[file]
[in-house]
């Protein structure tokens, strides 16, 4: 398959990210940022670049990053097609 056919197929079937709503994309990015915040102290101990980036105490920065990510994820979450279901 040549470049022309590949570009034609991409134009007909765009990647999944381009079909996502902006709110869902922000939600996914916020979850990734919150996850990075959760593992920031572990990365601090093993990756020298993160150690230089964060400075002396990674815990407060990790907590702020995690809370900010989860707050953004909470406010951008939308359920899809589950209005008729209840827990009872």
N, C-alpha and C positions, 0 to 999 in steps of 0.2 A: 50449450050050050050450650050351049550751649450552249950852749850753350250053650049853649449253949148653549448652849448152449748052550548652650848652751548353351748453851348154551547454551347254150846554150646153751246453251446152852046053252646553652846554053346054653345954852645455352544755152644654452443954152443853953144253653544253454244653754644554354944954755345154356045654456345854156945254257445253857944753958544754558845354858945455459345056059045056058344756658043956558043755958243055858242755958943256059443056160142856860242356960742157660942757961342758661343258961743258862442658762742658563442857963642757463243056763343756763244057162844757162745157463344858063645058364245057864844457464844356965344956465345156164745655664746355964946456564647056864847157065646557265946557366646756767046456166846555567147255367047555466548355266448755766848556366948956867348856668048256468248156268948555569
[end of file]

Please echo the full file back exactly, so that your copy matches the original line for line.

[in-house]
């Protein structure tokens, strides 16, 4: 398959990210940022670049990053097609 056919197929079937709503994309990015915040102290101990980036105490920065990510994820979450279901 040549470049022309590949570009034609991409134009007909765009990647999944381009079909996502902006709110869902922000939600996914916020979850990734919150996850990075959760593992920031572990990365601090093993990756020298993160150690230089964060400075002396990674815990407060990790907590702020995690809370900010989860707050953004909470406010951008939308359920899809589950209005008729209840827990009872």
N, C-alpha and C positions, 0 to 999 in steps of 0.2 A: 50449450050050050050450650050351049550751649450552249950852749850753350250053650049853649449253949148653549448652849448152449748052550548652650848652751548353351748453851348154551547454551347254150846554150646153751246453251446152852046053252646553652846554053346054653345954852645455352544755152644654452443954152443853953144253653544253454244653754644554354944954755345154356045654456345854156945254257445253857944753958544754558845354858945455459345056059045056058344756658043956558043755958243055858242755958943256059443056160142856860242356960742157660942757961342758661343258961743258862442658762742658563442857963642757463243056763343756763244057162844757162745157463344858063645058364245057864844457464844356965344956465345156164745655664746355964946456564647056864847157065646557265946557366646756767046456166846555567147255367047555466548355266448755766848556366948956867348856668048256468248156268948555569